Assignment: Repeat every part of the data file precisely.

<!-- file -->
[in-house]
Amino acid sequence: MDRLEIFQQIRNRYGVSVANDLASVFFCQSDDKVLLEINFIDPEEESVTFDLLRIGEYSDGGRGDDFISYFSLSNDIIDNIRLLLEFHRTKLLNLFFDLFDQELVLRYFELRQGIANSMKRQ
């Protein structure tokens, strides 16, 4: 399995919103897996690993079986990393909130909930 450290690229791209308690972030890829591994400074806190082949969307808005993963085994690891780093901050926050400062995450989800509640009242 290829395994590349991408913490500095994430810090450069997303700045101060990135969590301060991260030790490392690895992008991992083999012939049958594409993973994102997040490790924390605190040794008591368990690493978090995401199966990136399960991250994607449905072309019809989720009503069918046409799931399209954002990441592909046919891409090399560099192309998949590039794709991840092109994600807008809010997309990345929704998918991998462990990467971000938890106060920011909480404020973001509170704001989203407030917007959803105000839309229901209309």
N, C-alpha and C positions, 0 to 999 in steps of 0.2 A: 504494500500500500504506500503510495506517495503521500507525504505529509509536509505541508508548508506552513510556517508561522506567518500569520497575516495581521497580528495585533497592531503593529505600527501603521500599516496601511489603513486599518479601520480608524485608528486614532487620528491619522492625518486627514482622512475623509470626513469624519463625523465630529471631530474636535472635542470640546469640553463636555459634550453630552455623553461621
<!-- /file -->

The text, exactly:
[in-house]
Amino acid sequence: MDRLEIFQQIRNRYGVSVANDLASVFFCQSDDKVLLEINFIDPEEESVTFDLLRIGEYSDGGRGDDFISYFSLSNDIIDNIRLLLEFHRTKLLNLFFDLFDQELVLRYFELRQGIANSMKRQ
């Protein structure tokens, strides 16, 4: 399995919103897996690993079986990393909130909930 450290690229791209308690972030890829591994400074806190082949969307808005993963085994690891780093901050926050400062995450989800509640009242 290829395994590349991408913490500095994430810090450069997303700045101060990135969590301060991260030790490392690895992008991992083999012939049958594409993973994102997040490790924390605190040794008591368990690493978090995401199966990136399960991250994607449905072309019809989720009503069918046409799931399209954002990441592909046919891409090399560099192309998949590039794709991840092109994600807008809010997309990345929704998918991998462990990467971000938890106060920011909480404020973001509170704001989203407030917007959803105000839309229901209309």
N, C-alpha and C positions, 0 to 999 in steps of 0.2 A: 504494500500500500504506500503510495506517495503521500507525504505529509509536509505541508508548508506552513510556517508561522506567518500569520497575516495581521497580528495585533497592531503593529505600527501603521500599516496601511489603513486599518479601520480608524485608528486614532487620528491619522492625518486627514482622512475623509470626513469624519463625523465630529471631530474636535472635542470640546469640553463636555459634550453630552455623553461621